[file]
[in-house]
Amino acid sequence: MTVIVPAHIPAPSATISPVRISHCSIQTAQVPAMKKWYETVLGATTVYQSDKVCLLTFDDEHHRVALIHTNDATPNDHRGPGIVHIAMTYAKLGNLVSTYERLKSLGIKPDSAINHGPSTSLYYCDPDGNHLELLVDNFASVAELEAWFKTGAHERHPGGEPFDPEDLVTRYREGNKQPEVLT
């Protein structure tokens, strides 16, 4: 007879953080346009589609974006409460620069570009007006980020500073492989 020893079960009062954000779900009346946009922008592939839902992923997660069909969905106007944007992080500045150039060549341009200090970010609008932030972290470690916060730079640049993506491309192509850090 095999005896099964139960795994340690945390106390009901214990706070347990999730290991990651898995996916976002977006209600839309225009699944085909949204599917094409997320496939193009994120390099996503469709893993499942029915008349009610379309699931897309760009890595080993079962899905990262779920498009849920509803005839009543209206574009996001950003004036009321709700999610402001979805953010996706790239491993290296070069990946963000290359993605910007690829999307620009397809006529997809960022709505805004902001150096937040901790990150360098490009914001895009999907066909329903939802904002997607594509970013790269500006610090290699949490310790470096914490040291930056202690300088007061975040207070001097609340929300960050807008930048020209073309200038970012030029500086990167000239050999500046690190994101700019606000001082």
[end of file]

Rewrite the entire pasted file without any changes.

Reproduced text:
[in-house]
Amino acid sequence: MTVIVPAHIPAPSATISPVRISHCSIQTAQVPAMKKWYETVLGATTVYQSDKVCLLTFDDEHHRVALIHTNDATPNDHRGPGIVHIAMTYAKLGNLVSTYERLKSLGIKPDSAINHGPSTSLYYCDPDGNHLELLVDNFASVAELEAWFKTGAHERHPGGEPFDPEDLVTRYREGNKQPEVLT
């Protein structure tokens, strides 16, 4: 007879953080346009589609974006409460620069570009007006980020500073492989 020893079960009062954000779900009346946009922008592939839902992923997660069909969905106007944007992080500045150039060549341009200090970010609008932030972290470690916060730079640049993506491309192509850090 095999005896099964139960795994340690945390106390009901214990706070347990999730290991990651898995996916976002977006209600839309225009699944085909949204599917094409997320496939193009994120390099996503469709893993499942029915008349009610379309699931897309760009890595080993079962899905990262779920498009849920509803005839009543209206574009996001950003004036009321709700999610402001979805953010996706790239491993290296070069990946963000290359993605910007690829999307620009397809006529997809960022709505805004902001150096937040901790990150360098490009914001895009999907066909329903939802904002997607594509970013790269500006610090290699949490310790470096914490040291930056202690300088007061975040207070001097609340929300960050807008930048020209073309200038970012030029500086990167000239050999500046690190994101700019606000001082």